The Cleveland Indians should have one of the best bullpens in baseball headed into the 2017 season. All of the important pieces are back and what was a major strength in 2016 was boosted even further with the free-agent signing of lefty Boone Logan.
He should fit in nicely as the second lefty behind Andrew Miller and be part of a relief corps that also includes Cody Allen, Bryan Shaw, Dan Otero, and Zach McAllister. Relief pitching is a source of tremendous depth for the Tribe and this last spot or two on the team is likely to be the a key position battle as Spring Training continues. Guys who might not make the Indians 25-man roster could very easily play at the MLB level for other teams. Instead, they will provide organizational depth in Columbus or even move on to other teams.
Manager Terry Francona and the front office might keep up to eight bullpen players when possible, meaning one or two spots could be open on the MLB roster. Mike Clevinger could end up in the bullpen or fill in as a starter if an injury occurs in the rotation or start the season in the rotation in Columbus as the de facto sixth starter. The role of Clevinger likely has a domino effect on the bullpen. If he’s a starter with Columbus to begin the season then that leaves one or two reliever spots open depending whether a seven- or eight-man bullpen is utilized.
Of course, injuries are likely to occur at some point in the season or perhaps someone won’t be nearly as successful as they have been before. That’s why organizational depth is important. So here’s a look at some pitching depth involving the 40-man roster.
Armstrong has logged 18.2 innings with the Tribe in parts of two seasons and has a combined total of 18 Ks and five BBs along with giving up 5 earned runs and 14 hits. With Columbus in 2016, Armstrong appeared in 47 games and pitched 49 innings giving up 27 hits and 29 walks while striking out a whopping 72 hitters. Looks for Armstrong to have a bigger role with the Tribe especially if he shows better command. He could be the favorite to earn a spot in the Indians bullpen.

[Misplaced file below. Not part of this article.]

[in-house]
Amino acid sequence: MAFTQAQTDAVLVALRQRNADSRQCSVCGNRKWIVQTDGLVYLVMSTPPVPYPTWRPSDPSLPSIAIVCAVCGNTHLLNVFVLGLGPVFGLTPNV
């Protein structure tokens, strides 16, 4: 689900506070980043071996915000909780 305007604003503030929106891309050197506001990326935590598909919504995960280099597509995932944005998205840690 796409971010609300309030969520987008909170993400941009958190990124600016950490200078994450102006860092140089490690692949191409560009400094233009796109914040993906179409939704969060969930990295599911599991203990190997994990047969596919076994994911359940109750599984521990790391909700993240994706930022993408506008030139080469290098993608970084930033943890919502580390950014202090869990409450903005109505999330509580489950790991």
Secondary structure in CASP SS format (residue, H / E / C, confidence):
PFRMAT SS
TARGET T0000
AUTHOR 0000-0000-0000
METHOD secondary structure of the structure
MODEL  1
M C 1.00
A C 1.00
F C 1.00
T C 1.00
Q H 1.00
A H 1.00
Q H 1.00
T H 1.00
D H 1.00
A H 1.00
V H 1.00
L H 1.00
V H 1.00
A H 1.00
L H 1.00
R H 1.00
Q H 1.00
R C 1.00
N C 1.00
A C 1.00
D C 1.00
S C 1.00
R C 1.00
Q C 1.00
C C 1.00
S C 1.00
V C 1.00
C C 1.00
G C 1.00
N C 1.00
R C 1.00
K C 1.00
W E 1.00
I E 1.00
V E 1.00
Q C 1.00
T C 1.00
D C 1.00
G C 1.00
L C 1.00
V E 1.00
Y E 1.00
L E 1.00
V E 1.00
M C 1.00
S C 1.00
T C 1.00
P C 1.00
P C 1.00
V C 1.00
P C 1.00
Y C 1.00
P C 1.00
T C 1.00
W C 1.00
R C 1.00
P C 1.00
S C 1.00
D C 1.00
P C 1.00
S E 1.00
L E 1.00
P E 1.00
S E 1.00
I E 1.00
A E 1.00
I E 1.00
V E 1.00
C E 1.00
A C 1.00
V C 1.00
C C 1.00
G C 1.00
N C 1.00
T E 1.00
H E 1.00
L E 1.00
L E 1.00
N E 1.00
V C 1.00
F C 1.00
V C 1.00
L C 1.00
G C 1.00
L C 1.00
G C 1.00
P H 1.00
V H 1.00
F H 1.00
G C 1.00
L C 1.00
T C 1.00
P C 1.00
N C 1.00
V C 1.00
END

Baker hasn’t pitched in a game since 2015, which was one start for Carolina. He’ll be 25 in April. He’s logged 225 innings in four minor league seasons and has made 46 starts in 48 appearances with a 48-46 record giving up 195 hits and 113 runs (3.64 ERA). He’s still a work in progress and probably remains in the minors to continue his development.
Colon, 27, has appeared in 11 games and pitched 10 innings all in 2016 with the Indians. He gave up 8 earned runs and walked 7. Not the best statistically line, but he struck out 10 hitters. In 20 appearances in Columbus, Colon was much better and pitched 22 innings and gave up 2 earned runs (0.82 ERA) and walked 12 and struck out 21. He’s like Armstrong in the sense that if he can achieve better control, he could factor into the bullpen. He likely begins the season in Columbus, but could be moving between Columbus and Cleveland when needed.
The former St. Louis Cardinals prospect was claimed in the off-season and has been mostly used in his career as a starter. Injuries kept him out all of 2016 and most of 2015 when he made six starts St. Louis and went 1-0 with a 3.16 ERA in 31.1 innings. At age 26, he still has a future, but will start the season on the disabled list and will likely spend much of the season there. Perhaps a future in the bullpen may be in store.
Crockett has appeared with the Indians in parts of three seasons. The soft-tossing lefty enters his age 25 season and has bounced between Cleveland and Columbus. He has made 103 appearance with the Tribe. In Cleveland, he’s pitched in 63.2 innings and given up 59 hits and 23 earned runs (3.25 ERA) while walking 22 and striking out 60. His role has been to pitch early in middle relief and in mostly favorable matchups. It wouldn’t be a surprise if he claims a spot in the Indians bullpen to give the team three lefties.
Frias, 27, was acquired from the Dodgers in January for a player to be named or cash. The right-hander has bounced between the minors and MLB for the last three years. He’s made 33 appearances in MLB including 15 starts. In 114 innings, he’s given up 123 hits and 60 runs and 34 BB while striking out 75. He likely starts the season in Columbus.
Garner earned a late-season callup in 2016 for the Indians and will enter his age 28 season. The right-hander has appeared in eight MLB games, all with Cleveland last season, and has pitched 9.1 innings. During that time, Garner has given up 12 hits and 5 earned runs.
Goody turns 26 in July. The right-handed reliever was acquired in a trade with the New York Yankees for a player to be named or cash. Goody appeared in 27 games for New York in 2016 and finished 10. In 29 innings he gave up 30 hits, 15 runs (4.66 ERA) and 12 walks. He also struck out 34 batters. He might have an edge here due to his more lengthy time in MLB especially as we’ve seen the Tribe brass prefer veterans when most other considerations are equal.
Milner was selected from the Phillies as a Rule 5 drafted player. That means he must stay on the 25-man roster for the entire season or be offered back to Philadelphia. He’s a lefty and was picked before the Tribe signed Logan. If he stays on the team, perhaps the Tribe could work out some other compensation to keep him. Otherwise, it’s likely he’s offered back to Philly. In the minors, Milner is 36-21 with a 3.53 ERA in 144 games including 66 starts.
Other pitchers on the 40-man roster such as Ryan Merritt, Cody Anderson, Adam Plutko and lefty Shawn Morimando are poised to start in the rotation in Columbus and also to provide organizational depth.